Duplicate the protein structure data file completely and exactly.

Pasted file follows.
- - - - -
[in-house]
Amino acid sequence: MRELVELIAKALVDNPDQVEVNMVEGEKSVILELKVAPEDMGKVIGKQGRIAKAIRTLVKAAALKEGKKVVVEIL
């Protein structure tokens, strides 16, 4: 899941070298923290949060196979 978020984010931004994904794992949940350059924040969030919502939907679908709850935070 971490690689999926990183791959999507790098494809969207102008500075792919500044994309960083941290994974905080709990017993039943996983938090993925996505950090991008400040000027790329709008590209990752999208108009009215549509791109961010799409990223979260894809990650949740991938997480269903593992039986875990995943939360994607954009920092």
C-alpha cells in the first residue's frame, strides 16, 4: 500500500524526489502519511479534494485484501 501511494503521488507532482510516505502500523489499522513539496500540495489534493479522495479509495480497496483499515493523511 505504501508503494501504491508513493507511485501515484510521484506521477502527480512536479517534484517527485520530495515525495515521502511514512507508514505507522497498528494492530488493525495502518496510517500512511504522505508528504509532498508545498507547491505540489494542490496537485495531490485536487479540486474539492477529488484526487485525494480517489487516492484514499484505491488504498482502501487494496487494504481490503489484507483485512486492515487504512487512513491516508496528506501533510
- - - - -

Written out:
[in-house]
Amino acid sequence: MRELVELIAKALVDNPDQVEVNMVEGEKSVILELKVAPEDMGKVIGKQGRIAKAIRTLVKAAALKEGKKVVVEIL
């Protein structure tokens, strides 16, 4: 899941070298923290949060196979 978020984010931004994904794992949940350059924040969030919502939907679908709850935070 971490690689999926990183791959999507790098494809969207102008500075792919500044994309960083941290994974905080709990017993039943996983938090993925996505950090991008400040000027790329709008590209990752999208108009009215549509791109961010799409990223979260894809990650949740991938997480269903593992039986875990995943939360994607954009920092």
C-alpha cells in the first residue's frame, strides 16, 4: 500500500524526489502519511479534494485484501 501511494503521488507532482510516505502500523489499522513539496500540495489534493479522495479509495480497496483499515493523511 505504501508503494501504491508513493507511485501515484510521484506521477502527480512536479517534484517527485520530495515525495515521502511514512507508514505507522497498528494492530488493525495502518496510517500512511504522505508528504509532498508545498507547491505540489494542490496537485495531490485536487479540486474539492477529488484526487485525494480517489487516492484514499484505491488504498482502501487494496487494504481490503489484507483485512486492515487504512487512513491516508496528506501533510